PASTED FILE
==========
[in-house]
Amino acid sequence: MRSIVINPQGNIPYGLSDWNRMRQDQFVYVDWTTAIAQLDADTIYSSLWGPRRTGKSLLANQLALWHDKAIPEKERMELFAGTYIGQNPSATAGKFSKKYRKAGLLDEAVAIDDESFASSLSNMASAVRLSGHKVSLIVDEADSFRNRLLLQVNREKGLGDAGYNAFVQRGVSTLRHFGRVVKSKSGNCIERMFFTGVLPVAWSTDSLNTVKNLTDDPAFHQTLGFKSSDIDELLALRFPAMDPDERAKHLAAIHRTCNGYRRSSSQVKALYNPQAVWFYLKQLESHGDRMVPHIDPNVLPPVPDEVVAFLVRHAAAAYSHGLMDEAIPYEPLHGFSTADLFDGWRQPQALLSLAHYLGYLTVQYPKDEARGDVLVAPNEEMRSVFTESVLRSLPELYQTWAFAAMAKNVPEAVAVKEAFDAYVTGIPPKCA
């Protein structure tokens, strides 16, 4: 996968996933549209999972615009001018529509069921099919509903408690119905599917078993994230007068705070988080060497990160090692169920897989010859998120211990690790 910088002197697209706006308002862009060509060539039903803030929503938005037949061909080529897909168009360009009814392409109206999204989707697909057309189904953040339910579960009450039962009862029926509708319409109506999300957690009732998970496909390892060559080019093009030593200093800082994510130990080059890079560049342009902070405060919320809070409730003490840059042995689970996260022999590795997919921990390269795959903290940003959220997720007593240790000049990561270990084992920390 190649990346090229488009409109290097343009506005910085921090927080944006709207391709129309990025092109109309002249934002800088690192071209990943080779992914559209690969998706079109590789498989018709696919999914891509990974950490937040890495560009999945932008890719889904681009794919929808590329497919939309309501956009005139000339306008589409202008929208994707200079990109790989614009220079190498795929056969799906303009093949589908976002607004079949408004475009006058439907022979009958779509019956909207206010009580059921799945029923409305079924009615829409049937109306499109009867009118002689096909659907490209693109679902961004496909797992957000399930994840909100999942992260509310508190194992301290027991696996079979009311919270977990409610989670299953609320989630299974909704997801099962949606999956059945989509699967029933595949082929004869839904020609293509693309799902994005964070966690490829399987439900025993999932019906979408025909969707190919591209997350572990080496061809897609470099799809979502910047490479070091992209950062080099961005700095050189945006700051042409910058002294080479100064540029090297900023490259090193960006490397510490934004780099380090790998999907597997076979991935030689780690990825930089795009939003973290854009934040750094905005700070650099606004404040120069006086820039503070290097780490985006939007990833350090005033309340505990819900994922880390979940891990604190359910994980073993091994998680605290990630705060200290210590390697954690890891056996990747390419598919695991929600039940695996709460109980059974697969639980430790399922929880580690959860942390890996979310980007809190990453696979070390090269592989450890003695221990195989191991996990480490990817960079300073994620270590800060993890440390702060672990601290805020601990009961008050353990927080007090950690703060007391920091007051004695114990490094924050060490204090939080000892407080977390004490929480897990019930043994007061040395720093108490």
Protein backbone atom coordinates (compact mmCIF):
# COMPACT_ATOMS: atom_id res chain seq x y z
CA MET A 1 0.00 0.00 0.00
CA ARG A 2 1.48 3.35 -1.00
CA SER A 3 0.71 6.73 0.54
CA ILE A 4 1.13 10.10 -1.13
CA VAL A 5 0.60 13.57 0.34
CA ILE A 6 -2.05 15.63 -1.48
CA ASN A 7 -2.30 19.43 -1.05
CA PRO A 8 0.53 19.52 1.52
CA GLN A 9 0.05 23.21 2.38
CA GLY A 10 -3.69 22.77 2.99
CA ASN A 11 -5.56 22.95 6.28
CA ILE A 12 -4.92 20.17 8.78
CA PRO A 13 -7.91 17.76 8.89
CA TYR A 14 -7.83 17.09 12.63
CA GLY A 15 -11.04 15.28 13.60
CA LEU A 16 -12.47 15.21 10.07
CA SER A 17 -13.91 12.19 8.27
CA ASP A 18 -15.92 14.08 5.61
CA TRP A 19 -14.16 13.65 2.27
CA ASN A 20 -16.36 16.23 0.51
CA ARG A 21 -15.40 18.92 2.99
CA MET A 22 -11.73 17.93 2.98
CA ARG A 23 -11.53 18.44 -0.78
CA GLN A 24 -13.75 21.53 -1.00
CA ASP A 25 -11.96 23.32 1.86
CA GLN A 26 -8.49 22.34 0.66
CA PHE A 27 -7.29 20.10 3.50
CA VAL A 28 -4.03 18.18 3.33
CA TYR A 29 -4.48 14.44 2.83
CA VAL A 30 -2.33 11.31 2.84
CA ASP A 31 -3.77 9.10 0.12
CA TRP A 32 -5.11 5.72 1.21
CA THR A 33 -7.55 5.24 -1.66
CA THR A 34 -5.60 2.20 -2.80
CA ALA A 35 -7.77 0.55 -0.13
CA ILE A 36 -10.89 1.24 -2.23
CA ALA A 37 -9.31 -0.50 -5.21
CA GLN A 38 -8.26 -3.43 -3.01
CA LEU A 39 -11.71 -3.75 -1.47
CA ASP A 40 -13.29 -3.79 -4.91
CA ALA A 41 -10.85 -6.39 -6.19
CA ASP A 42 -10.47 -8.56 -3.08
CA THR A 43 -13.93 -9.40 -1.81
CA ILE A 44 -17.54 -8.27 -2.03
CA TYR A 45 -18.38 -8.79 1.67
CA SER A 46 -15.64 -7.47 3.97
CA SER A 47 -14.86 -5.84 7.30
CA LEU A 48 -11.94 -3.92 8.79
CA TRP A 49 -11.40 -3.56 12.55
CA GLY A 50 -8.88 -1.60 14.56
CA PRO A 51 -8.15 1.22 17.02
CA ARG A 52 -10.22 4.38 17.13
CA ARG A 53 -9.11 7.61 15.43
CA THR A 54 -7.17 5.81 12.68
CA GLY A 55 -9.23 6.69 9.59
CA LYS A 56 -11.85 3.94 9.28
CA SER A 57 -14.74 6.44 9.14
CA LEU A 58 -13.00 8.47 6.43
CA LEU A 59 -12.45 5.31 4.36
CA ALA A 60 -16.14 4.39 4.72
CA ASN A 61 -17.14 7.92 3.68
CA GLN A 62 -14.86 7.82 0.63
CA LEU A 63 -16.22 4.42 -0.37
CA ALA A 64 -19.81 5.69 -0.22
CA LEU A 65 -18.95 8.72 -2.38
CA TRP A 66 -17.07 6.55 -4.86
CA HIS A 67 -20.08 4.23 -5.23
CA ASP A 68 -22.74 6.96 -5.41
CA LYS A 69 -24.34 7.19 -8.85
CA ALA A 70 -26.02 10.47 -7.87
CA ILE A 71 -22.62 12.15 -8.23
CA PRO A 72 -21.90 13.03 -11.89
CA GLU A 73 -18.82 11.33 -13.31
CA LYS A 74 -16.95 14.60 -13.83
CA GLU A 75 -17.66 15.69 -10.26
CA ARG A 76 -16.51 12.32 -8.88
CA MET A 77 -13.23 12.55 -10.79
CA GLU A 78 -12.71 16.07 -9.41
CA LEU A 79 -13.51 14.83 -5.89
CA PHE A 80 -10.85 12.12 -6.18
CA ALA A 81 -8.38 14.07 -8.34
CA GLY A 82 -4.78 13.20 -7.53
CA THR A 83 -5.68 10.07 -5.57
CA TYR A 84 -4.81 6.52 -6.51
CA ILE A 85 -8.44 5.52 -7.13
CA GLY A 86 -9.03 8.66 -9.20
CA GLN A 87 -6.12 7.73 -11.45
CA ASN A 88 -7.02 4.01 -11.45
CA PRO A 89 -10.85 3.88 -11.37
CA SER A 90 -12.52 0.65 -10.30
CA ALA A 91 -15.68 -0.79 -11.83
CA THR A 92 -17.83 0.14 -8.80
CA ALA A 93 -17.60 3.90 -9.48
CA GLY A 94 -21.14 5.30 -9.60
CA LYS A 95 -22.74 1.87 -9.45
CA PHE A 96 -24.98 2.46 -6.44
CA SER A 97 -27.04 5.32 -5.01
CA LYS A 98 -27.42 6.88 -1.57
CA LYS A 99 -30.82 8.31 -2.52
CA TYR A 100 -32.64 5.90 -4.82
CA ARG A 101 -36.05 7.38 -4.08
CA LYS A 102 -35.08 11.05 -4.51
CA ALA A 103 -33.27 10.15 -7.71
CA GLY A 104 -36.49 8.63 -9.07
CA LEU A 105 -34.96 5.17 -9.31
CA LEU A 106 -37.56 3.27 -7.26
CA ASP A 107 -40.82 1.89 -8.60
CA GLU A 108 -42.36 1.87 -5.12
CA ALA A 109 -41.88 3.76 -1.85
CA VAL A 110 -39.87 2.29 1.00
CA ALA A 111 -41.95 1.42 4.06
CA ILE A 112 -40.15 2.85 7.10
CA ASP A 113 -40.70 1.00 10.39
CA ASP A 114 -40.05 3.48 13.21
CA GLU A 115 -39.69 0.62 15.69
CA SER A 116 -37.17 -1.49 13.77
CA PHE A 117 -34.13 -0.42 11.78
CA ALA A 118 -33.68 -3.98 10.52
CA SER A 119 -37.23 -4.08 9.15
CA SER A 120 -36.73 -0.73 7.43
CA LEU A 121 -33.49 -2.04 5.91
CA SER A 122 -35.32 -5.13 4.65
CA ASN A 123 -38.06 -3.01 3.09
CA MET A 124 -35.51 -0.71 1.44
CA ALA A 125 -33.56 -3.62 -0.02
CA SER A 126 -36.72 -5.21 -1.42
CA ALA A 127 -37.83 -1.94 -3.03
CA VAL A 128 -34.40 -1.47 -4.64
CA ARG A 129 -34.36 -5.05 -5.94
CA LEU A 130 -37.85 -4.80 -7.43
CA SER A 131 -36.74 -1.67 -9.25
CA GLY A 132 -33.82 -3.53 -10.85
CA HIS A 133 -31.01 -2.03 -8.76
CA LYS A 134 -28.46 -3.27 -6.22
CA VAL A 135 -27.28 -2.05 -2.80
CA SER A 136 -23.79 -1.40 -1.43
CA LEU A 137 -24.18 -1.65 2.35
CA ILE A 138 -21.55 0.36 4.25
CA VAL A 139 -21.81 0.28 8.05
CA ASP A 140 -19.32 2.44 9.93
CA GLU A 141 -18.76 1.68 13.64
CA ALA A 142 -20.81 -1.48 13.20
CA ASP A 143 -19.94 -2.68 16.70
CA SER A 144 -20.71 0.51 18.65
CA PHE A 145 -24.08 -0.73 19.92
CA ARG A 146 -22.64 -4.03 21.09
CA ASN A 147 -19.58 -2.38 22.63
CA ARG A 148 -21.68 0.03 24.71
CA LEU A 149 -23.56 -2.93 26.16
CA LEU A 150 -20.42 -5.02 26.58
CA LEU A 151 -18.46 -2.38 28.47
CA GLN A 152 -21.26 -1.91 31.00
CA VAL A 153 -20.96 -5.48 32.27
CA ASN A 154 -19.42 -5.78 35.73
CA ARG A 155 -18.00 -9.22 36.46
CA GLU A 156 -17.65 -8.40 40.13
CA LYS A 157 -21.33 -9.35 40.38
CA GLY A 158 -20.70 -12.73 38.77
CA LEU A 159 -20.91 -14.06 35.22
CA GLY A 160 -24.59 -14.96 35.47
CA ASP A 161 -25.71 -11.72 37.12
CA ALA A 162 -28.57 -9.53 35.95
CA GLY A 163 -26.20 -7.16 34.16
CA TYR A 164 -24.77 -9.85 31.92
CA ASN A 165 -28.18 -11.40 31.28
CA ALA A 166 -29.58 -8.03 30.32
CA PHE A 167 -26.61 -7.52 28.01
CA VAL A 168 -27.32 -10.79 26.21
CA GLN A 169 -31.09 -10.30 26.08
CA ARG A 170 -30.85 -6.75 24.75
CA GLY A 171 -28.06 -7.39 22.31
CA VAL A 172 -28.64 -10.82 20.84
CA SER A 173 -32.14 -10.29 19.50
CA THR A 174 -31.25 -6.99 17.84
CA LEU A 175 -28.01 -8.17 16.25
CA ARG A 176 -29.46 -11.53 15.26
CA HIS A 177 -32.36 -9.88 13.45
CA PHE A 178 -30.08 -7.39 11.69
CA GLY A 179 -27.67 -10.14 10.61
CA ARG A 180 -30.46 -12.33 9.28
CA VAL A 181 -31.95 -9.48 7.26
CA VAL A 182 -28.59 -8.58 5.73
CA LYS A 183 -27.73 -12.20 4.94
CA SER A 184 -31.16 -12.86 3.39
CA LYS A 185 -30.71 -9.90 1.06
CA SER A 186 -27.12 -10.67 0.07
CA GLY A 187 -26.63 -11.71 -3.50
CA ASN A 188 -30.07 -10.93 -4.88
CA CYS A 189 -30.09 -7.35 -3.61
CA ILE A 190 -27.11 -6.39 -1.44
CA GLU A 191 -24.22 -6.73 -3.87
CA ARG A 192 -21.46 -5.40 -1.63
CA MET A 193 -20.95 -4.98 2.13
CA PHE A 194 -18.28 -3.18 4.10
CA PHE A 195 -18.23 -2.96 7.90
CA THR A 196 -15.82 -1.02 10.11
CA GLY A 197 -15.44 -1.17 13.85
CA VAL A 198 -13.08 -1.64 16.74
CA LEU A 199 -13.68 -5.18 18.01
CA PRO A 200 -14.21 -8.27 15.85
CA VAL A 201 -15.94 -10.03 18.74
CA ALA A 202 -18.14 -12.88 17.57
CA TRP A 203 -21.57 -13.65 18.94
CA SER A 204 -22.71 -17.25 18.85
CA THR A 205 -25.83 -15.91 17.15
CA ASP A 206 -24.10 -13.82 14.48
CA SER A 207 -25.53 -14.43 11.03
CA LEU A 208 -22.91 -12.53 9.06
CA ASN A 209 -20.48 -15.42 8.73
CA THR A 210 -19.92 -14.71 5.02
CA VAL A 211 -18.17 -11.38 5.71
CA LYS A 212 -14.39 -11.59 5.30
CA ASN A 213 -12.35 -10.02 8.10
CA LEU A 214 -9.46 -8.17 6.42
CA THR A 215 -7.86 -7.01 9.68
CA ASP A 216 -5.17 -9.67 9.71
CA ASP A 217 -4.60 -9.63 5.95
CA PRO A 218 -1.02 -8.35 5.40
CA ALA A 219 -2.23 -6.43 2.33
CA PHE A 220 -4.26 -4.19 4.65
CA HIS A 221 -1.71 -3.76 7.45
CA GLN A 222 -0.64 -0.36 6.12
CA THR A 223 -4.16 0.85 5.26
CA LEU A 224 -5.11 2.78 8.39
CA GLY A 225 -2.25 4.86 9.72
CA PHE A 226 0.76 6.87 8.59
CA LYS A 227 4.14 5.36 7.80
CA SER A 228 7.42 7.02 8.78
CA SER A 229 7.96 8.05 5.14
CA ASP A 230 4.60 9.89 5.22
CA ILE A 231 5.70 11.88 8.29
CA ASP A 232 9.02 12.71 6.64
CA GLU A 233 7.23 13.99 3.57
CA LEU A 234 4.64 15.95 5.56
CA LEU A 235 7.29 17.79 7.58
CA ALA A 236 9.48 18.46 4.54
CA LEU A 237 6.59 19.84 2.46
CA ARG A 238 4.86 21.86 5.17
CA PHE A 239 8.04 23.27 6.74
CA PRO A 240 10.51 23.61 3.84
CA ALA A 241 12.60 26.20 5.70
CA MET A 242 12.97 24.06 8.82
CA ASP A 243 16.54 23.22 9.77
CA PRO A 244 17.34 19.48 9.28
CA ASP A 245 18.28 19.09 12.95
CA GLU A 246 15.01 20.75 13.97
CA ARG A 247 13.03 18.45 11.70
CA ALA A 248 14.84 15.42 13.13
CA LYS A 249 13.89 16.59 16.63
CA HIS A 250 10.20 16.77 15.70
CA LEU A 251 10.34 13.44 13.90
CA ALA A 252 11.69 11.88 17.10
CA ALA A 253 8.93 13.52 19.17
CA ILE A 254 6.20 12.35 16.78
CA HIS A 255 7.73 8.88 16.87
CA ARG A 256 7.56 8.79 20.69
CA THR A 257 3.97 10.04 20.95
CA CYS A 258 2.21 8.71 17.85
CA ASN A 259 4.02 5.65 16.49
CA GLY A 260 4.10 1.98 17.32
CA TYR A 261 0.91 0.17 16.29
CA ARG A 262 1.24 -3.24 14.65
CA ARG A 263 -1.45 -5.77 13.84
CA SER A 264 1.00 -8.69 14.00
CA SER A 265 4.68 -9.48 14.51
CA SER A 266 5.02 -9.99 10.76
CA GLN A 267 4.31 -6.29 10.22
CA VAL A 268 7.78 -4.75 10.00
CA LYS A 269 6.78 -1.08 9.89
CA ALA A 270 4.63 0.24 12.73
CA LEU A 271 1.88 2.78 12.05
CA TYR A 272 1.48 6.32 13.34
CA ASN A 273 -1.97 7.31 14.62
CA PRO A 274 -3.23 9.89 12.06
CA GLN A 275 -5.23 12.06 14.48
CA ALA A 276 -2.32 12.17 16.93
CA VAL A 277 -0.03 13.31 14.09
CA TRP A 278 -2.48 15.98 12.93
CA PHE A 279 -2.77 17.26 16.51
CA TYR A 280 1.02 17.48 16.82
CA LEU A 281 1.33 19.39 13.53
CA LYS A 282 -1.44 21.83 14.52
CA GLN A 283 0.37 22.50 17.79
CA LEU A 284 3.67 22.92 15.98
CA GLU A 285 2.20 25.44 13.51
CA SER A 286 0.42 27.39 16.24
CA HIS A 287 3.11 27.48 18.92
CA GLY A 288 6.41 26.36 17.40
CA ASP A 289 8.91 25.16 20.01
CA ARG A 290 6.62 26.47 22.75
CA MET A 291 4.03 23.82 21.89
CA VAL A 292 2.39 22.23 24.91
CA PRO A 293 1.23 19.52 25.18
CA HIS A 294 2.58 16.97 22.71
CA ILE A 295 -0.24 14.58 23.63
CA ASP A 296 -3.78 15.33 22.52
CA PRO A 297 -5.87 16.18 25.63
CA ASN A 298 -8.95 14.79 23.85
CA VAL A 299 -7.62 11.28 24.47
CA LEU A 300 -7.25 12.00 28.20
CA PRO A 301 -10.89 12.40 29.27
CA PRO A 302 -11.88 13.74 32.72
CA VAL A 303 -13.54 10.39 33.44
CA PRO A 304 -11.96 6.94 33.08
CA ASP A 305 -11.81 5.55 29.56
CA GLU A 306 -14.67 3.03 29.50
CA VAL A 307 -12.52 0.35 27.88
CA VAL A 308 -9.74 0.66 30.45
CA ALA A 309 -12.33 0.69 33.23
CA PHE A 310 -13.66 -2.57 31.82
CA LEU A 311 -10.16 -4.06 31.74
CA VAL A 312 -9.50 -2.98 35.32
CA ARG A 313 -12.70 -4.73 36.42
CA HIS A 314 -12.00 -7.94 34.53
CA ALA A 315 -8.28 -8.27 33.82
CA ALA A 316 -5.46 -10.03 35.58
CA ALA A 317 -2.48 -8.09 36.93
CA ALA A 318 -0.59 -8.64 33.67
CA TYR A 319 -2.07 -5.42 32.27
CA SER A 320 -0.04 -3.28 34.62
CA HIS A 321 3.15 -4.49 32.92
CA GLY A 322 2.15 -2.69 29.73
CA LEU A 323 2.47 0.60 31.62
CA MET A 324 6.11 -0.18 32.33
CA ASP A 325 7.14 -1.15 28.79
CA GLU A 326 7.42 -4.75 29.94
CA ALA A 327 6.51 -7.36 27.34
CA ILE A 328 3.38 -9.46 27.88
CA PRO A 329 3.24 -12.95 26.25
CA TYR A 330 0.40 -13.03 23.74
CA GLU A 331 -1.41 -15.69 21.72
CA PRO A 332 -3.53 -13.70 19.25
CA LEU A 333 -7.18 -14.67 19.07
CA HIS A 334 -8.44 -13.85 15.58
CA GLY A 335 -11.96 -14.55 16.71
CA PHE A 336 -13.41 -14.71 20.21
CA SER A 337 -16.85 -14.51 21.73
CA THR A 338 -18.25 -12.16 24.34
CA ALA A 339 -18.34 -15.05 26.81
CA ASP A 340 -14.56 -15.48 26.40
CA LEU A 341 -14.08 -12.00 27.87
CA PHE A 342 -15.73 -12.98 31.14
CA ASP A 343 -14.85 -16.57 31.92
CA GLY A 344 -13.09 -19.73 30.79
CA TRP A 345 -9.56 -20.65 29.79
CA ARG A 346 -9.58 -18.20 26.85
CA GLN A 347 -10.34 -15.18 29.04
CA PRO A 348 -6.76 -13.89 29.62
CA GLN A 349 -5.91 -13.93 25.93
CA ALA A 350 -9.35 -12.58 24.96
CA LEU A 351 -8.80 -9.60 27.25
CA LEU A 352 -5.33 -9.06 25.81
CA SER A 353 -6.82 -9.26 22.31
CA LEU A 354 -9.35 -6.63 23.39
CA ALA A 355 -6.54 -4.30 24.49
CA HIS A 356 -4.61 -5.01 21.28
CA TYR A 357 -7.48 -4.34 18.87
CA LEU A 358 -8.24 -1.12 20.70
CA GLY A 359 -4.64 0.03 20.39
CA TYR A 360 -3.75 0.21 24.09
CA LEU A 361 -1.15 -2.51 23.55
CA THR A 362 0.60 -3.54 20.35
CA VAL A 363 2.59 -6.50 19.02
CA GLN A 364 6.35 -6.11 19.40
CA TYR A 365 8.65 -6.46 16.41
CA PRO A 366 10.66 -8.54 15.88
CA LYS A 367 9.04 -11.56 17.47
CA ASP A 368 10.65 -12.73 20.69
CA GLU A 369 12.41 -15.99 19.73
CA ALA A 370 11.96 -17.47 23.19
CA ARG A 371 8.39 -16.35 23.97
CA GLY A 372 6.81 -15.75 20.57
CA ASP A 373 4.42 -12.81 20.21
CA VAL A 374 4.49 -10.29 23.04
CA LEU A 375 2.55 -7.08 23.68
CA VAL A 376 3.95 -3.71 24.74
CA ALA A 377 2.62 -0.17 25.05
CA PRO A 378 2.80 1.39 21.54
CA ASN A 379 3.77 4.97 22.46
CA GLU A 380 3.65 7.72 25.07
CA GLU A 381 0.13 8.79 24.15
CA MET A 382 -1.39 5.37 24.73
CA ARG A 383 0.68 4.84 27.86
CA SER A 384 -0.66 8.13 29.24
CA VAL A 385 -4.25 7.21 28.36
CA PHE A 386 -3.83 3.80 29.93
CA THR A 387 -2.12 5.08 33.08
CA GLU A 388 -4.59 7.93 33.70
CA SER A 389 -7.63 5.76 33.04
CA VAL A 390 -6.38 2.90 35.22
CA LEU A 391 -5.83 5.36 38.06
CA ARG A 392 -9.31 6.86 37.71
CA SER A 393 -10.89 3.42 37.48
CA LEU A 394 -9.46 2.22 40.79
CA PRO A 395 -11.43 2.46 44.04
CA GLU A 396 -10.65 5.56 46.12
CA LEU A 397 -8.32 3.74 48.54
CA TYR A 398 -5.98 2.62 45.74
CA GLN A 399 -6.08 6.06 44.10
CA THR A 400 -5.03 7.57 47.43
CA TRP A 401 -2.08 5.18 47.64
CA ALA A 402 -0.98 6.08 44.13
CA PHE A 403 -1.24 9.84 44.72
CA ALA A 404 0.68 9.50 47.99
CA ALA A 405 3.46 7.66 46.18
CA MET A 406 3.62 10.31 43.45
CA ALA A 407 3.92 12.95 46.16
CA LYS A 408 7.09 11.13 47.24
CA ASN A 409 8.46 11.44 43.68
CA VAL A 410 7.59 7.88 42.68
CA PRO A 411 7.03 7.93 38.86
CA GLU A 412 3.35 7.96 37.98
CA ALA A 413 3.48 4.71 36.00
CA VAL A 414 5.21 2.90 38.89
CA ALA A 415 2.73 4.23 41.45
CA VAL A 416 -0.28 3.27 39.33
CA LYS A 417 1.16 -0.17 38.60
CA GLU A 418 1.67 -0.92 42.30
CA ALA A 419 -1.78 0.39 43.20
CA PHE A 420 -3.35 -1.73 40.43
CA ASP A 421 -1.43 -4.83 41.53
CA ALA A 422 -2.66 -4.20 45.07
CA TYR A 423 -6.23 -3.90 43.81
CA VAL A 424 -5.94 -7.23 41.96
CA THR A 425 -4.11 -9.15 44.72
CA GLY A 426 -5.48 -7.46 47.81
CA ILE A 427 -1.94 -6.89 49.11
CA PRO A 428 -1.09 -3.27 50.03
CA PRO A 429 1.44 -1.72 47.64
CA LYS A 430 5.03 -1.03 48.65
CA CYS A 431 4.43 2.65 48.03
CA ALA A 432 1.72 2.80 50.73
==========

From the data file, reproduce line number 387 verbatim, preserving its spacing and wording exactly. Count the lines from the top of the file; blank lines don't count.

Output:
CA MET A 382 -1.39 5.37 24.73